I’m a parent. I know how hard it can be to get kids to eat healthy. I know how upsetting it can be to watch helplessly as your child is loaded up with junk food at school. I know how frustrating it feels when no one seems interested in doing anything about it. I also know that your situation isn’t hopeless. There’s actually a lot that we as parents can do to make the school environment healthier for our children. And there are lots of resources out there to assist you. Here’s a list of online articles and guides to get you started:
Becoming a school wellness advocate
Required reading for would-be school food advocates. (Yes, I’m talkin’ to YOU!).
Get the Facts Toolkit (Jamie Oliver’s Food Revolution)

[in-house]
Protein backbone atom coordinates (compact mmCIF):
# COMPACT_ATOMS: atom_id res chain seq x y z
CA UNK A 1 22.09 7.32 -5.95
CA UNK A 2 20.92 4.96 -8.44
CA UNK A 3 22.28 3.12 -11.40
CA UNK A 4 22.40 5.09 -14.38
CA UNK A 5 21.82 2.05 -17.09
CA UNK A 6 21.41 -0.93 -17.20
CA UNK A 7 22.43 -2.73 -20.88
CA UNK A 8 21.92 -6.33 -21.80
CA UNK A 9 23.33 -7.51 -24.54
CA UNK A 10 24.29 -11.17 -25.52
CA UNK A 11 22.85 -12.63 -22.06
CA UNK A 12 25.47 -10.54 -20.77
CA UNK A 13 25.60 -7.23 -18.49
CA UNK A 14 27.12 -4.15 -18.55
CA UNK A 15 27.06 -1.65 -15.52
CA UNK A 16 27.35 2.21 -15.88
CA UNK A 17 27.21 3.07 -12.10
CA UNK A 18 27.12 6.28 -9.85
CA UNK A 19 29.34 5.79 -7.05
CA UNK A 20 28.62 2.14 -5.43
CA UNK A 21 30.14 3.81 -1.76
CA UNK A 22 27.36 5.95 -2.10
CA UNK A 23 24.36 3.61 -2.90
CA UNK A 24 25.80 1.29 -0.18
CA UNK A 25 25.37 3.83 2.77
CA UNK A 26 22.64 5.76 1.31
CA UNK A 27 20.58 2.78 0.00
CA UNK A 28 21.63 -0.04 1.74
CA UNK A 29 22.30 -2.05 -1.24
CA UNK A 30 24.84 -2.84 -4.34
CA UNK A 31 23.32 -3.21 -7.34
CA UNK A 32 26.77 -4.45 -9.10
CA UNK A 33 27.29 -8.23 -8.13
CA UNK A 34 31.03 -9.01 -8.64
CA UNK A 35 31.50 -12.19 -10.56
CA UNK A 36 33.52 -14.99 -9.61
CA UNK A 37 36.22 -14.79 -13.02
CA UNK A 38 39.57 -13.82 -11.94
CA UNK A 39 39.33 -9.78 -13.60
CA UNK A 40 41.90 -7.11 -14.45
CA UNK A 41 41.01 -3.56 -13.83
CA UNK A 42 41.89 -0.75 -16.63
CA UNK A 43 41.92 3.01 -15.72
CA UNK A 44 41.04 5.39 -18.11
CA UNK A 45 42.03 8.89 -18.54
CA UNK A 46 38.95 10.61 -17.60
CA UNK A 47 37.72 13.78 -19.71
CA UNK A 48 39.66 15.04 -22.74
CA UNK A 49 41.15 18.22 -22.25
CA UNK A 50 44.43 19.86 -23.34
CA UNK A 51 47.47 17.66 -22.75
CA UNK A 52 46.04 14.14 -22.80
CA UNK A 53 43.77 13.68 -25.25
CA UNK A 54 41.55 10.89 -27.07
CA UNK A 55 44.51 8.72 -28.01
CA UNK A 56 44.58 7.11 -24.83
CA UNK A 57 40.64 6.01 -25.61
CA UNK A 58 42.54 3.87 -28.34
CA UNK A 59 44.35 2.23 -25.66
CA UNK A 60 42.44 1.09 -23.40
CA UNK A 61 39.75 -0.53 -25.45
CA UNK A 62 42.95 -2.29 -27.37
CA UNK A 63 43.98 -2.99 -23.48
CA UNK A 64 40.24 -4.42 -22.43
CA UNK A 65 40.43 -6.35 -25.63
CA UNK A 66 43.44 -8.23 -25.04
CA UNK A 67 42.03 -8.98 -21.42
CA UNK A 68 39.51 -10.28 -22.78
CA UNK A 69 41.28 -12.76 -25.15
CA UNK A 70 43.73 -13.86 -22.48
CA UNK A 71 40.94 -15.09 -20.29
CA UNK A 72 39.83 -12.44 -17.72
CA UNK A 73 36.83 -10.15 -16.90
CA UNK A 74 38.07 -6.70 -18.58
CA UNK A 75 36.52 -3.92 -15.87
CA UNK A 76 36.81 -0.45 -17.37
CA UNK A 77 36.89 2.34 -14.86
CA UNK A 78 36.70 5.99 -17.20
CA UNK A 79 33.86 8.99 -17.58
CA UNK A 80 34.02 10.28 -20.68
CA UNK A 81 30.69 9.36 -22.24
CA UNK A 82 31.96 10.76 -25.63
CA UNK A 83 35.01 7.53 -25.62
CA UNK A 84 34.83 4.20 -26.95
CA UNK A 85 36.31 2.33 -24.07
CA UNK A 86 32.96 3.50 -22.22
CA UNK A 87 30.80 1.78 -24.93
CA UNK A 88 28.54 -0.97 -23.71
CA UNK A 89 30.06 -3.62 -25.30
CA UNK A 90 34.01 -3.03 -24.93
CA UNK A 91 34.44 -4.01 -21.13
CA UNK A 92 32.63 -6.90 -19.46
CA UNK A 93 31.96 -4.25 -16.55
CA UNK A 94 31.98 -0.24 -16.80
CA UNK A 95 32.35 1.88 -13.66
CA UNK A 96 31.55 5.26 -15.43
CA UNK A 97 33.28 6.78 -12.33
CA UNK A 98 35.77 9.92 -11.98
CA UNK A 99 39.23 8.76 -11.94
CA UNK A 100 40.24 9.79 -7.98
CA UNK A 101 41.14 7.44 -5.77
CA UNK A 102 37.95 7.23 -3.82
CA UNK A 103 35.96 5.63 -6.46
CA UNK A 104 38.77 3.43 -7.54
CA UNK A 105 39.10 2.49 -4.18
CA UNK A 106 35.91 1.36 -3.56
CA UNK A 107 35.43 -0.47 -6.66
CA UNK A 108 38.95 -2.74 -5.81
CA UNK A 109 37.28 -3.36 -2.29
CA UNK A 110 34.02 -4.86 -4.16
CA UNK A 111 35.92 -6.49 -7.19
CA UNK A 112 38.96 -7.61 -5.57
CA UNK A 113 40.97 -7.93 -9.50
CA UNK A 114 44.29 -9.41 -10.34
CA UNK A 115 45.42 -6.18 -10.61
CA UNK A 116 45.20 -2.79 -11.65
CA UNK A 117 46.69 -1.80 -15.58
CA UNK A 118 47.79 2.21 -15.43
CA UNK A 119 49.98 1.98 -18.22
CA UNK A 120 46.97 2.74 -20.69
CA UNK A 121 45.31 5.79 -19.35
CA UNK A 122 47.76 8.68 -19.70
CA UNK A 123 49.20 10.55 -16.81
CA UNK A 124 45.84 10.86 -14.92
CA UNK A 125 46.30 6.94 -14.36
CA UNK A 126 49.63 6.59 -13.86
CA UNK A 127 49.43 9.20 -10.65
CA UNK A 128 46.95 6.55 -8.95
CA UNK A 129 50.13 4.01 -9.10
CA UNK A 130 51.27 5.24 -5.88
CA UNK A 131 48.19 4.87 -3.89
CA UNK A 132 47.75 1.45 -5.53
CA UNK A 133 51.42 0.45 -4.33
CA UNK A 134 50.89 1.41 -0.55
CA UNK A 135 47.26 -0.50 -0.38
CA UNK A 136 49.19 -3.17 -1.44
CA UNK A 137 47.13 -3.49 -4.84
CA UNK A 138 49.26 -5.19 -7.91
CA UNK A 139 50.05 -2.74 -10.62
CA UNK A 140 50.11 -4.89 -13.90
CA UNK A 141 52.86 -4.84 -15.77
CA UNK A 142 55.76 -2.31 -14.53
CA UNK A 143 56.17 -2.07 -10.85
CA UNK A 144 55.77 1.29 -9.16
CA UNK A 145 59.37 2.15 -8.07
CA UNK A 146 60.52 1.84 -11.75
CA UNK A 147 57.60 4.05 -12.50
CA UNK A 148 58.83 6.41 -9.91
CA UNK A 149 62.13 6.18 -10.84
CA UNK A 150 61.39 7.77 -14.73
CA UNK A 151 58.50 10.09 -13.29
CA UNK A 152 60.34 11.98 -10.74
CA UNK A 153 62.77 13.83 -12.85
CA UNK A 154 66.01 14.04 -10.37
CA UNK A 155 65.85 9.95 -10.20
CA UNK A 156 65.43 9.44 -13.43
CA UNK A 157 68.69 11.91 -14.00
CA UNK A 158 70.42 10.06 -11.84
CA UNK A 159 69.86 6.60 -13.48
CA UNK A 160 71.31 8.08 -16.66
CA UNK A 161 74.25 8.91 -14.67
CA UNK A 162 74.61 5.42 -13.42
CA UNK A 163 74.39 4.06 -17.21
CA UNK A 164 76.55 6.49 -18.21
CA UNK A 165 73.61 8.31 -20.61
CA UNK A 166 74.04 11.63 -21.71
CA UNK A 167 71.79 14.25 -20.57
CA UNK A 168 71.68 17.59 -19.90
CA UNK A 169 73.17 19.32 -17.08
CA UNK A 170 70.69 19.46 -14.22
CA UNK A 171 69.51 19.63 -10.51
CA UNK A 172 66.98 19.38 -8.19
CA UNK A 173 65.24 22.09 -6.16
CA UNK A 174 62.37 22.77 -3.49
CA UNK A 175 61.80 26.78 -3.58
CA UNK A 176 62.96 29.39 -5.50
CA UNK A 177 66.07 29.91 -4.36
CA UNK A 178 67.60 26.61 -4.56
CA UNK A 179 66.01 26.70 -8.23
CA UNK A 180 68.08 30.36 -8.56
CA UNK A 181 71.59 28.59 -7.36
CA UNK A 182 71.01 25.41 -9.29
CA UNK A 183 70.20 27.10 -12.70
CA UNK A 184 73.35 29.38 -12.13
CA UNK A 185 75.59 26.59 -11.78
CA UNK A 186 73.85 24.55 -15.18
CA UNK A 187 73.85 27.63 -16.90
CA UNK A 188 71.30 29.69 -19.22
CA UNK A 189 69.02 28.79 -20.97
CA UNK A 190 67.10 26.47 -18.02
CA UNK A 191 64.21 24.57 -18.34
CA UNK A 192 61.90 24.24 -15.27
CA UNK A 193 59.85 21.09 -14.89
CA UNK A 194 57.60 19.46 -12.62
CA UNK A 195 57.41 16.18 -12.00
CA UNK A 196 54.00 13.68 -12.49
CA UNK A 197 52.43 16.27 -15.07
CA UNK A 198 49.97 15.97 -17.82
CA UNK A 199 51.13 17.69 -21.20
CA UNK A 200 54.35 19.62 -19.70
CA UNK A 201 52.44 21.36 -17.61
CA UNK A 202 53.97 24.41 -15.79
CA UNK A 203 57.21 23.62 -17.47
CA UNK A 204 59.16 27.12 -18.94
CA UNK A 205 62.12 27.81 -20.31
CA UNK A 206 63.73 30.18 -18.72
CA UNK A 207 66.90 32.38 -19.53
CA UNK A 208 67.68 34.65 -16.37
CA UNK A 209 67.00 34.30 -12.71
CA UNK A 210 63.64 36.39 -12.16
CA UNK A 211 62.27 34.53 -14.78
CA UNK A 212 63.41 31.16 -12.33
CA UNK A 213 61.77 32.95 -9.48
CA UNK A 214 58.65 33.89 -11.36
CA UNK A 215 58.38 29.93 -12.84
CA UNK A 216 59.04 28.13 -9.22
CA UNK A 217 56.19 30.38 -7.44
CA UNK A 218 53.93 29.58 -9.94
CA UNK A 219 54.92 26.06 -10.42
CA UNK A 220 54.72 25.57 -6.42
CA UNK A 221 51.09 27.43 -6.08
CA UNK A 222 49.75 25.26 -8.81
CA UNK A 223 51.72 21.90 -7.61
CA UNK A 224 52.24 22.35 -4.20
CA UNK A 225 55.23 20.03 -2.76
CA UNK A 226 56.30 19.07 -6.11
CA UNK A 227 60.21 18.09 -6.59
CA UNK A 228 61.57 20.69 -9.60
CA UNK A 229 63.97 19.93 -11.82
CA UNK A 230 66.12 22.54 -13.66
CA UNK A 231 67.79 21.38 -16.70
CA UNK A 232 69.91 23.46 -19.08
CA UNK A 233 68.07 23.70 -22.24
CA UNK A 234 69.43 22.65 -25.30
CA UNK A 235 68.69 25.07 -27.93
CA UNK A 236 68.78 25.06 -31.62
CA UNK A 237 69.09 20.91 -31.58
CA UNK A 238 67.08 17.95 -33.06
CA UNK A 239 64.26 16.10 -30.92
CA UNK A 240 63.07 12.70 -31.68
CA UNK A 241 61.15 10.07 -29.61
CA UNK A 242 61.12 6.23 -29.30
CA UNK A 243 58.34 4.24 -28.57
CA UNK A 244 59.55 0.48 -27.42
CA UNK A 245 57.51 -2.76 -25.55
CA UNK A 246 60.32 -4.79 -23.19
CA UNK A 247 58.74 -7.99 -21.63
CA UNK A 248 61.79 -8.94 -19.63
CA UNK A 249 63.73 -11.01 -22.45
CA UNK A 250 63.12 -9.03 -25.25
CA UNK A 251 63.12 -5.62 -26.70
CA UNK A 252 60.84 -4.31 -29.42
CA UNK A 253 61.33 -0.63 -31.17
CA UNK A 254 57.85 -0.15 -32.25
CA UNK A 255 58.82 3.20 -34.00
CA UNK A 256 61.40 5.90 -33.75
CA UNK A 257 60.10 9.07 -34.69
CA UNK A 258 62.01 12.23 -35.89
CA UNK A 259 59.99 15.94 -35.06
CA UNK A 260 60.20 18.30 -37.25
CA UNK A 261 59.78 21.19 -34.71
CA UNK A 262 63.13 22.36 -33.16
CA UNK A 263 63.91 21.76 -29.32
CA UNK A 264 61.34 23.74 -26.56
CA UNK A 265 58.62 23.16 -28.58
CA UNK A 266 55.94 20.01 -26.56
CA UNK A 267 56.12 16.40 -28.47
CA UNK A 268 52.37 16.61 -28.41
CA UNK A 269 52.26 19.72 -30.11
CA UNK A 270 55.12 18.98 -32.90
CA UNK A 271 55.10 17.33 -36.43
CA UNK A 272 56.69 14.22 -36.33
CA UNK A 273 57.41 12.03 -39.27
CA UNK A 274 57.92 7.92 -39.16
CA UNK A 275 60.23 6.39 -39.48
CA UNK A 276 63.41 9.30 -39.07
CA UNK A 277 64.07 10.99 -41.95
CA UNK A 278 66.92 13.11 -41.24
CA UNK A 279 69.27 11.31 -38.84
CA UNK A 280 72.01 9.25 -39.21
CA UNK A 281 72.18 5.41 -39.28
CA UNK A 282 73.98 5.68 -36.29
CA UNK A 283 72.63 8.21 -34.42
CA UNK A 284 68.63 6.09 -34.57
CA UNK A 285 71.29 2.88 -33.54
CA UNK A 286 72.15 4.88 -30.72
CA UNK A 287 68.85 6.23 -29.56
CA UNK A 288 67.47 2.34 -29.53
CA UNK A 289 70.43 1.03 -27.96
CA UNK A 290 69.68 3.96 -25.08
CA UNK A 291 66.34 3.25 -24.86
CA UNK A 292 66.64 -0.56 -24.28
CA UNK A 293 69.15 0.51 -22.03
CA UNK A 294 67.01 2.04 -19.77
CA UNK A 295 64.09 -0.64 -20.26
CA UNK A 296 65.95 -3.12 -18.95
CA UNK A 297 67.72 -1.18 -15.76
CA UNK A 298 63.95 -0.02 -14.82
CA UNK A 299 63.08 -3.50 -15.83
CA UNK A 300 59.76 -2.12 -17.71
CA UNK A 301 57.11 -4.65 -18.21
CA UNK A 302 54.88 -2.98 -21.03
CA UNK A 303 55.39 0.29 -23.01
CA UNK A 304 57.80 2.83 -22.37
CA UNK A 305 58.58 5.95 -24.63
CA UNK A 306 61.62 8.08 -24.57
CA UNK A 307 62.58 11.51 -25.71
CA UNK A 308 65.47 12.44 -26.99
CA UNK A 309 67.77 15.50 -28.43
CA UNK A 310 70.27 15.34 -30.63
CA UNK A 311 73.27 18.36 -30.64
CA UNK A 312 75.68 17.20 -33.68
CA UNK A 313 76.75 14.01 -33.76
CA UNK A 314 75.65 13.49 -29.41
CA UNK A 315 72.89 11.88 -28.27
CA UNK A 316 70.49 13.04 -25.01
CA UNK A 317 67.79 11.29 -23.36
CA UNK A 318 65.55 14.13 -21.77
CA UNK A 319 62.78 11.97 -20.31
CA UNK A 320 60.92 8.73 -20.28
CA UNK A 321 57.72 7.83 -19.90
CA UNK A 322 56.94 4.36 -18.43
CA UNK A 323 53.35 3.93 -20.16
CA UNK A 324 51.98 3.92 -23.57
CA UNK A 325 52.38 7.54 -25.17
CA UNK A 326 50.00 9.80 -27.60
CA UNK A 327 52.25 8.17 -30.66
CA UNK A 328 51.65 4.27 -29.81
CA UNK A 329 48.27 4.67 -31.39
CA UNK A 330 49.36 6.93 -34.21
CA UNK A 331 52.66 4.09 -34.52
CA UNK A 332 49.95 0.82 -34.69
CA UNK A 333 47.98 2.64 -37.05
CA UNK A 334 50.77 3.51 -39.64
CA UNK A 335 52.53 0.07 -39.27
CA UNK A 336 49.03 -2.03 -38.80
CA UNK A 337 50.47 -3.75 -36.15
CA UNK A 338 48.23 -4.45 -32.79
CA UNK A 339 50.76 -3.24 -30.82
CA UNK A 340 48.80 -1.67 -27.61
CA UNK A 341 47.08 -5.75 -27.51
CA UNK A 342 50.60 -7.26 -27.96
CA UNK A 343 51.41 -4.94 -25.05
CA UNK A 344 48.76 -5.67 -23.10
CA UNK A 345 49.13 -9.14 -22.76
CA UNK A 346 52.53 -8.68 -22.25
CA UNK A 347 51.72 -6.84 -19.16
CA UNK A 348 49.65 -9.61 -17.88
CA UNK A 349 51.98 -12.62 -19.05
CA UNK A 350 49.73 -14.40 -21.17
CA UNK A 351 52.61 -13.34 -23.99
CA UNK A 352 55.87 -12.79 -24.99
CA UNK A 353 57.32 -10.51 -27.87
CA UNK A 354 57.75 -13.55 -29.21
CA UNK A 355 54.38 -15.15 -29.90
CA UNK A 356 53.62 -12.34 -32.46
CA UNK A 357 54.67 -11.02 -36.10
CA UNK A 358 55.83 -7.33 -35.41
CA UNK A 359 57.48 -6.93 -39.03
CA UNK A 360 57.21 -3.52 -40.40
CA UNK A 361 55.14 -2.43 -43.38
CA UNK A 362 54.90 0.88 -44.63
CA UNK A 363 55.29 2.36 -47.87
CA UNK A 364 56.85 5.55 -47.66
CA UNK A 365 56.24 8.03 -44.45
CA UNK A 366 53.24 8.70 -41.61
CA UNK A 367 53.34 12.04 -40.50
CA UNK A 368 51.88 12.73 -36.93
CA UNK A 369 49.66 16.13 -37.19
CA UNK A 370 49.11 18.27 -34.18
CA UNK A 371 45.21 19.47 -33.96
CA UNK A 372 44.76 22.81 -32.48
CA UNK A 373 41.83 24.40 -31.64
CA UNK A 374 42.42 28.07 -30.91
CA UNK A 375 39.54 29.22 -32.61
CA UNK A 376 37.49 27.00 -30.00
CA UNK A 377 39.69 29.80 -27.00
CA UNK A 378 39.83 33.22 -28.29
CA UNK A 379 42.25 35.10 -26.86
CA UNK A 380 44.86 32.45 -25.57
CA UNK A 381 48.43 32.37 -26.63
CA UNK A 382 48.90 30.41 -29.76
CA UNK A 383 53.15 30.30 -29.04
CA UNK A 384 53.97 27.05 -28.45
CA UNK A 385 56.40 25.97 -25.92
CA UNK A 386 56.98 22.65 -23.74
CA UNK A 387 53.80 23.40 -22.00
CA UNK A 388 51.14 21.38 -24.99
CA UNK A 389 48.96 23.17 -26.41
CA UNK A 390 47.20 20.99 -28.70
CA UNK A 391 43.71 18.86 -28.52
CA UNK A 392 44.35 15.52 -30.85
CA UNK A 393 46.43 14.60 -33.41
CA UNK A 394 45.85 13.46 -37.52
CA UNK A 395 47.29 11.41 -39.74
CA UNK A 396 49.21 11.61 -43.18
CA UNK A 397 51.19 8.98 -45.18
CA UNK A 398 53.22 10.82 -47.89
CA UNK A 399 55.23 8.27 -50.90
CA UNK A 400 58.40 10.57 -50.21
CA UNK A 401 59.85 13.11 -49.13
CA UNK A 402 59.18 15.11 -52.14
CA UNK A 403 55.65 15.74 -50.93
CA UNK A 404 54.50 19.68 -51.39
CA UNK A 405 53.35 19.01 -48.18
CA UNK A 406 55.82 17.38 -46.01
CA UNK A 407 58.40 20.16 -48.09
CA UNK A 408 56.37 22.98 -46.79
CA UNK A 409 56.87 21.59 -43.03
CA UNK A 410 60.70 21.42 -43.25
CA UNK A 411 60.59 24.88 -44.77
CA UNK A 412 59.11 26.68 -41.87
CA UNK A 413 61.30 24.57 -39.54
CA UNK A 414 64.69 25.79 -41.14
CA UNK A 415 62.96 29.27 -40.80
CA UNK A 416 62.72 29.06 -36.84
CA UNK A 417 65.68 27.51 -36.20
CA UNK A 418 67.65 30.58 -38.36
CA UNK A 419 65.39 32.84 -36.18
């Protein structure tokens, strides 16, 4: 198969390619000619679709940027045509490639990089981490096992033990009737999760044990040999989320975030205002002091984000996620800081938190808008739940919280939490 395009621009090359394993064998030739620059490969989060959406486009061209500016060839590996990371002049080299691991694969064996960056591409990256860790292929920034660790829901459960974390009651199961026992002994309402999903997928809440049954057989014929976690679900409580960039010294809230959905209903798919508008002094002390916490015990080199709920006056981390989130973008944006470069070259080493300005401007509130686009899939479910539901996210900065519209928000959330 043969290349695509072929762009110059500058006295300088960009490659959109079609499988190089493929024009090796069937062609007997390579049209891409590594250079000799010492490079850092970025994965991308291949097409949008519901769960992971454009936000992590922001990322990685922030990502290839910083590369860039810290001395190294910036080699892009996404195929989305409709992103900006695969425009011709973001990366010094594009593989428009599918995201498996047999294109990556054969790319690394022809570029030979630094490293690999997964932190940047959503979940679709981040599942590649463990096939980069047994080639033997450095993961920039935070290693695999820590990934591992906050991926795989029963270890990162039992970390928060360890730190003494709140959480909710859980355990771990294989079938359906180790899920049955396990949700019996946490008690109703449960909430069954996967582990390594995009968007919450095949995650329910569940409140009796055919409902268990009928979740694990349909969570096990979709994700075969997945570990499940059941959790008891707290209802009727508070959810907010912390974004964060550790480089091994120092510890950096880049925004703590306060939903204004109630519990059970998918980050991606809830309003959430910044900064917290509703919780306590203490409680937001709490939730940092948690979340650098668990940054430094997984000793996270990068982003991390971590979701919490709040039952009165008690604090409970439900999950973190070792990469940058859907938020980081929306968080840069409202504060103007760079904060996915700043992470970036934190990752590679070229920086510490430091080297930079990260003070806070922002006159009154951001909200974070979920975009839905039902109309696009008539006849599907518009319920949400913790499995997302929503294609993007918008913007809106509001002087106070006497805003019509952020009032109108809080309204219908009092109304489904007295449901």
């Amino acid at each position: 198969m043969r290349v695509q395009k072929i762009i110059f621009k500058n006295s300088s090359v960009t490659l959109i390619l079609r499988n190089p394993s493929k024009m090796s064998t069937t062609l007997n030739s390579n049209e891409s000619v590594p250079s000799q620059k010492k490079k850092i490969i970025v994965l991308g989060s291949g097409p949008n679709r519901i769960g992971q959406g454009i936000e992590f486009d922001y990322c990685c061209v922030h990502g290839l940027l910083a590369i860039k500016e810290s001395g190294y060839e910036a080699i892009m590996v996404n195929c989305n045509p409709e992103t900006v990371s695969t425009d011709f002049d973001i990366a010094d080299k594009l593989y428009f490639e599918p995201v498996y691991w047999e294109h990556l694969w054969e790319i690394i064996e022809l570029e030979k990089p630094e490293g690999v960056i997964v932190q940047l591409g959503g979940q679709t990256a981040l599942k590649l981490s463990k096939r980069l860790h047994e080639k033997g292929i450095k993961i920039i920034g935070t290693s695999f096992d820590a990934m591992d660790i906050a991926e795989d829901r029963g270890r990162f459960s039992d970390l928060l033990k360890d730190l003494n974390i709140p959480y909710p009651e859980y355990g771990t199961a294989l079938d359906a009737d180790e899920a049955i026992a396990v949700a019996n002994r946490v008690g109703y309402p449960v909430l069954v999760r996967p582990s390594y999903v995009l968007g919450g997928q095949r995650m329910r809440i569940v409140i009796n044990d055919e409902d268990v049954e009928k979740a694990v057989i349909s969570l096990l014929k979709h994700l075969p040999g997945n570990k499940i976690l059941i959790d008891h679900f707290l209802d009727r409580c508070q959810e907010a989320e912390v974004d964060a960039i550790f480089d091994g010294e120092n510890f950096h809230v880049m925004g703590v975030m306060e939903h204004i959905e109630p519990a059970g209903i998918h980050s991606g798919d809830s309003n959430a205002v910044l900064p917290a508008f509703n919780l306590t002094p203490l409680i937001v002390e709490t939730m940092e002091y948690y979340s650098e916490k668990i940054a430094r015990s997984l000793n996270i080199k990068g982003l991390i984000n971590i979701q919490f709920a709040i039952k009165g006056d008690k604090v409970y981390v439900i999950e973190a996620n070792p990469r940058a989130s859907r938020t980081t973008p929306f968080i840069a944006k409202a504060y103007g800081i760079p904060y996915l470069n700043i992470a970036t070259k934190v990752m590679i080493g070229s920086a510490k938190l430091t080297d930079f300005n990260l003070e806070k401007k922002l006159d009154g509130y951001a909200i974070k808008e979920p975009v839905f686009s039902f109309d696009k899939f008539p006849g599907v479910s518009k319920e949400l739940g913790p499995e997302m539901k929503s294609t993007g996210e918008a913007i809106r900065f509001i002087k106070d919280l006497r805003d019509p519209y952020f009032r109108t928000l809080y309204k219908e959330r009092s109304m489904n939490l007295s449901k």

A step-by-step guide to help you get started advocating for better school grub.
Everybody’s guide to fixing school food (PEACHSF)
Words of wisdom from an experienced parent who has been fighting for healthier school food for more than a decade.
Priceless info from the Yale Rudd Center for Food Policy & Obesity.
Parents for Healthy Kids Tool Kit (Action for Healthy Kids)
Info on Parent Leadership Series webinars and handy tipsheets on healthy school celebrations, healthy fundraisers, and more.
Improving school food (Slow Food USA)
A handy checklist of steps to take to change the food environment at your child’s school.
Feeding and parenting in the school setting (Ellyn Satter)
Recommendations for establishing a healthy food environment in schools from an internationally known child feeding expert.
Why school and junk food don’t mix. And what educators can do about it. (Spoonfed: Raising Kids to Think about the Food They Eat)